Your future through AR smart glasses
The Consumer Electronics Show (CES) in Las Vegas this January was mostly about the integration of the augmented reality (AR) and virtual reality (VR) technologies in a varied array of applications for use in the day-to-day lives of people.
The best platform for AR technology to thrive is its use in smart glasses. Several brands such as Intex and Vuzix apart from Google, Daqri, and Microsoft have lately come up with smart glasses that use AR technology. These are cost-efficient, and they look like normal glasses that are bigger in size, unlike their predecessors.
The Vuzix Blade augmented reality smart glasses were recently disclosed at the CES and they took their audience by surprise. These glasses have a floating screen on the top corner of the right lens and it has integrated Amazon’s Alexa voice control.
Augmented reality has gained a lot of attention in the recent years, even though this reality technology is not a new one. The concept of reality technologies has been around since the early 20th century. Sci-fi authors such as Stanley G. Weinbaum, Ray Bradbury, Philip K. Dick and William Gibson have written at length about the blurring line between reality and simulation in their novels. Hollywood science fiction films like The Terminator (1984), Robocop (1987) and They Live (1988) had explored the concept of augmented reality much before the technology became a commercial commodity.
So, ‘What is augmented reality?’, you may ask. The term ‘augment’ stands for making something greater by adding to it. Augmented reality is the juxtaposition of computer-generated images on top of real-world objects so that the viewer perceives a heightened reality.
It was Professor Tom Caudell who first coined the term augmented reality (AR) around 1990, and it was the US Air Force that used the first operational AR system two years later. It was around 1999 when the concept of Augmented Reality became widely popular among the computer programmers after Hirokazu Kato from Japan introduced the open-source software for Augmented Reality known as the ARToolKit. With the ARToolKit, one could capture video through a camera with an internet connection and be able to track the physical world in real time by blending it with the virtual environment.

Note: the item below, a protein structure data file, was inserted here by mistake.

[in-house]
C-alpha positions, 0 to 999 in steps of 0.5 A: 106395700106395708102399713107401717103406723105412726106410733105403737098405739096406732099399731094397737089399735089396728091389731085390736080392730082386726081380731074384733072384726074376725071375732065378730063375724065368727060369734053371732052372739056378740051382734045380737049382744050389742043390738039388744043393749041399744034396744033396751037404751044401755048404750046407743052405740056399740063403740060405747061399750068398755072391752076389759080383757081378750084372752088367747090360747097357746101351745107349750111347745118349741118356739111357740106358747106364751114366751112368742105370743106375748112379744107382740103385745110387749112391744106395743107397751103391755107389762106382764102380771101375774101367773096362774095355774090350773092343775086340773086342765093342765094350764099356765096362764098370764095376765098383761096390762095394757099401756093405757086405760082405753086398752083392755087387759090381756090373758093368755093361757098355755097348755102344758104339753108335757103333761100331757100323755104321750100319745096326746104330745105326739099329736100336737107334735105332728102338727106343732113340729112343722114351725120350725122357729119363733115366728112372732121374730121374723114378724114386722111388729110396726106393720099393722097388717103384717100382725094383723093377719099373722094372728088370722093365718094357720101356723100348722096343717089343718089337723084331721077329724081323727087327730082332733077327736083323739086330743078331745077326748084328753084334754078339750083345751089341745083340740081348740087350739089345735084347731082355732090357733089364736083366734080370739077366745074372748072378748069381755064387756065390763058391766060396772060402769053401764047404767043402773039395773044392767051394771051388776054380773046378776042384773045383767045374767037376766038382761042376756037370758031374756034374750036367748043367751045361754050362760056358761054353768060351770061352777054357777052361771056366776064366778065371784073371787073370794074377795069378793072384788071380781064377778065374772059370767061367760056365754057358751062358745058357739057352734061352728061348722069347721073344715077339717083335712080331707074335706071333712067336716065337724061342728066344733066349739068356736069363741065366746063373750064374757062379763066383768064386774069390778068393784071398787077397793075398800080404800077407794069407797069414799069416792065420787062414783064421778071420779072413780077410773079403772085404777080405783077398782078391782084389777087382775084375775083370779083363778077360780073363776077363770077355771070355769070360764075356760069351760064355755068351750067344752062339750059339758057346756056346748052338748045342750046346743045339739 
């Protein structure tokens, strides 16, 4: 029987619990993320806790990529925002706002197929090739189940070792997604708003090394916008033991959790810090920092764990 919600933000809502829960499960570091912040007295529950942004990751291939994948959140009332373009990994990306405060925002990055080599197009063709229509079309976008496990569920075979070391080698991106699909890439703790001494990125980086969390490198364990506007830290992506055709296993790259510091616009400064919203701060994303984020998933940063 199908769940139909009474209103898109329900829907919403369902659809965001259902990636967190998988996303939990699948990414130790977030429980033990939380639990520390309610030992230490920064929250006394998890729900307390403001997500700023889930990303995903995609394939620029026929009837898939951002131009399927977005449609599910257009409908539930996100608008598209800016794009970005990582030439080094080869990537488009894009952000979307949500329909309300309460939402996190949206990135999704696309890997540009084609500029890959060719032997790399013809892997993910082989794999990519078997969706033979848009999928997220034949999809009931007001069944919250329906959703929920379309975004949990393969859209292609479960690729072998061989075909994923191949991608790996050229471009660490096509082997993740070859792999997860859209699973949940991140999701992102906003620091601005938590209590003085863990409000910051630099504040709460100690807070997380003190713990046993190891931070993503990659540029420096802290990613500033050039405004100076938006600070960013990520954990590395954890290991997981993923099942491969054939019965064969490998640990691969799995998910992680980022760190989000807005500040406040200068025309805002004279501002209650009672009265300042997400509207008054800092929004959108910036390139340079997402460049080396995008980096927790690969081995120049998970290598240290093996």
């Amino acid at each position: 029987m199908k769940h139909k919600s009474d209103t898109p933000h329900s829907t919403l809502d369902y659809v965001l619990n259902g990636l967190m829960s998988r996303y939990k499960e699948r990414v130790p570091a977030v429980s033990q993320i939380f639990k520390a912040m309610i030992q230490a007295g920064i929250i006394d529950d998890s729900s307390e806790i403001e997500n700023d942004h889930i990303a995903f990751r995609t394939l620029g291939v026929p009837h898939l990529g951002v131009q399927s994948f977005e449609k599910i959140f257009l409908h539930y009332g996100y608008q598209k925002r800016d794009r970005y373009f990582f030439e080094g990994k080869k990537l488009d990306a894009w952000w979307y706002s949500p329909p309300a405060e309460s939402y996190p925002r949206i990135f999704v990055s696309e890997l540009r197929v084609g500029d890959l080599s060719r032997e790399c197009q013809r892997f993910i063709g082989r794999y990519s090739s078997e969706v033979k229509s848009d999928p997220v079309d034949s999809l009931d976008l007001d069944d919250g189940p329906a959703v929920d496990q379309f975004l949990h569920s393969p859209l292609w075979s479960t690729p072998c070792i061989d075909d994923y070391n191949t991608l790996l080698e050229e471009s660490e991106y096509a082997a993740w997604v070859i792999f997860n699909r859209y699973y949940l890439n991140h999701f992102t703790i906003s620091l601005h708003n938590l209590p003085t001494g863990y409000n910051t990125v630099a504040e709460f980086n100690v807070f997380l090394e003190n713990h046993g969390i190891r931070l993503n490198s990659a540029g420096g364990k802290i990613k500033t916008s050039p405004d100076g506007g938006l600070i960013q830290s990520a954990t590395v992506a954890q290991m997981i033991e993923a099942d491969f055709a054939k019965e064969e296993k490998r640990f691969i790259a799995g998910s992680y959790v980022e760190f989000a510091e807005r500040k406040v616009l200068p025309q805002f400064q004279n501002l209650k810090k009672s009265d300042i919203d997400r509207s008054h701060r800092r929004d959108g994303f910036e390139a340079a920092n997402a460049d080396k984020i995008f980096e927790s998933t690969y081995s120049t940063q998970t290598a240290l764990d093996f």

How are AR, VR and MR different from each other?
Apart from the augmented reality technology, there are two other types known as virtual reality (VR) and mixed reality (MR). Virtual reality (VR) is the most immersive as it allows the user to be inside the three-dimensional virtual world. While mixed reality (MR) is an amalgamation of the best of both virtual and augmented realities, some researchers argue that there is hardly any difference between the both of them. Augmented reality is sometimes used as a blanket term for both mixed and augmented realities. However, the developers who made the Microsoft Hololens called it an MR technology device.
AR technology and popular culture
Recent films such as the Minority Report (2002), Iron Man (2008) and Bladerunner 2049 (2017) have used augmented reality effectively. AR technology, however, is not limited to films or TV shows in popular culture. In fact, it was the game ‘Pokemon Go’ that made AR popular among millions of fans. In this game, the players are required to find the small monsters through their iOS and Android smartphones.
Older Smart Glasses
Google Glasses are smart glasses that use Augmented Reality and they were made available to the public back in 2012. They majorly compromised on the style quotient, and could not become popular among the users specifically because of their design and the cost. Similarly, Microsoft Hololens is an augmented reality headset that was introduced in 2015. It was mainly for the enterprise market and it has not convinced the consumer market yet due to its high cost. Microsoft Hololens is much more sophisticated than the Oculus Rift VR headset as it is controlled by voice and gesture and has no wires.
Vuzix Blade AR Smart Glasses
According to popular opinion, these normal looking glasses have overcome what Google glasses could not do in terms of their design. The Vuzix Blade AR smart glasses have regular smartphone functions through simple gesture controls, making it possible to read emails and messages. These glasses are not intended for ‘Holographic Computing’ like the Microsoft Hololens, and are not very heavy on the pocket. Vuzix is planning to decrease it’s price to half from the original in order to tap the consumer market in a year or two, and if we see a few years down the line, smart glasses have the potential to make smartphones obsolete in the near future.